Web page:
A recent Law360 story by Nick Muscavage, “NJ Firm Loses Fee Cut Challenge in Walmart Injury Case,” reports that the Englewood Cliffs, New Jersey-based Law Offices of Andrew Park PC has lost its bid for a larger cut of the fees from a personal injury case against Walmart, after failing to submit a certificate of services detailing the work the firm put into the case.  A New Jersey Appellate Division panel found that the lower court correctly allocated to the Park firm one-third of the $41,666.66 contingency fee, or about $13,888, that was earned in the underlying slip-and-fall case against Walmart, which settled for $125,000 in 2017.

The other two-thirds of the award, which equaled about $27,777, was also correctly awarded to the plaintiff's former counsel, the Fort Lee, New Jersey-based Jae Lee Law PC, the appellate panel found.  The trial court, according to the appellate panel, rightly followed the principles in La Mantia v. Durst, a 1989 New Jersey Appellate Division opinion that laid out the principles that judges must follow when allocating fee awards.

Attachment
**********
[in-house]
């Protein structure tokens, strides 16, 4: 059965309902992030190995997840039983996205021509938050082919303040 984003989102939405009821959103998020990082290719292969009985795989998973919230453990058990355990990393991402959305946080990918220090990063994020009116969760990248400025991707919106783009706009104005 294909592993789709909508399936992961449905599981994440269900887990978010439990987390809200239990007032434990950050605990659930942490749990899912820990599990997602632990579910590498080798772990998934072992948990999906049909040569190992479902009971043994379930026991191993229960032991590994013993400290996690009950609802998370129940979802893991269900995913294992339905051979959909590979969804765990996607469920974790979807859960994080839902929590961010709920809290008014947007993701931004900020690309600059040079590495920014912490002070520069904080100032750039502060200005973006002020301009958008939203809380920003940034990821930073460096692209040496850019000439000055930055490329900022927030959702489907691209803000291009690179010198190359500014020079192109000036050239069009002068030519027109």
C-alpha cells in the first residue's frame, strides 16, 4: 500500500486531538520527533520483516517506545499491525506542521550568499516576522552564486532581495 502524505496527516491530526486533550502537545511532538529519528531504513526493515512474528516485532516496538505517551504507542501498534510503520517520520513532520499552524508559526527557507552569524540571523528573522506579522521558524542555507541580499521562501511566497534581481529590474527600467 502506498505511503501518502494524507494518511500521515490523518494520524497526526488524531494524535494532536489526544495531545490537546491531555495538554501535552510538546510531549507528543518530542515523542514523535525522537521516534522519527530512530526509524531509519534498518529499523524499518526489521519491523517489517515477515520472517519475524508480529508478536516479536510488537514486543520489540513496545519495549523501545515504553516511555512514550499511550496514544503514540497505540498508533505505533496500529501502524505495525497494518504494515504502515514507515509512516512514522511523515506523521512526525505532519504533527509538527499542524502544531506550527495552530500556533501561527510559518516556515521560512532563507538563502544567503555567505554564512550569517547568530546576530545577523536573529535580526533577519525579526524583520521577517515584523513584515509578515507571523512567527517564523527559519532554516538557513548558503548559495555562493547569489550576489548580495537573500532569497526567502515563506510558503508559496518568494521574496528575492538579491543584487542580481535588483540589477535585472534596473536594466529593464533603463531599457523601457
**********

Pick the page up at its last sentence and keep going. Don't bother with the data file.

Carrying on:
In La Mantia, the court instructed trial judges to review the following circumstances when determining fee awards: the length of time each firm spent on the case relative to the total amount of time expended to conclude the case, the quality of the representation, the result of each of the firms' efforts, the reason why the client changed attorneys, the viability of the claim at counsel transfer and the amount of recovery resulting from the underlying lawsuit.  "Here, the trial court properly recognized that the allocation of the fee should be based on the principles enunciated in La Mantia as we directed," the appellate panel wrote in its Dec. 10 opinion.

As a result, the ruling by the trial court resulted from "appropriate findings of fact and conclusions of law" under La Mantia, the appellate panel added.  Additionally, the appellate panel noted that the Park firm did not submit a certification of services with supporting documents detailing the time the firm spent on the case, which was essential to the court's decision.  An affidavit or certification of services is required when a firm is seeking a fee allocation, according to the appellate panel.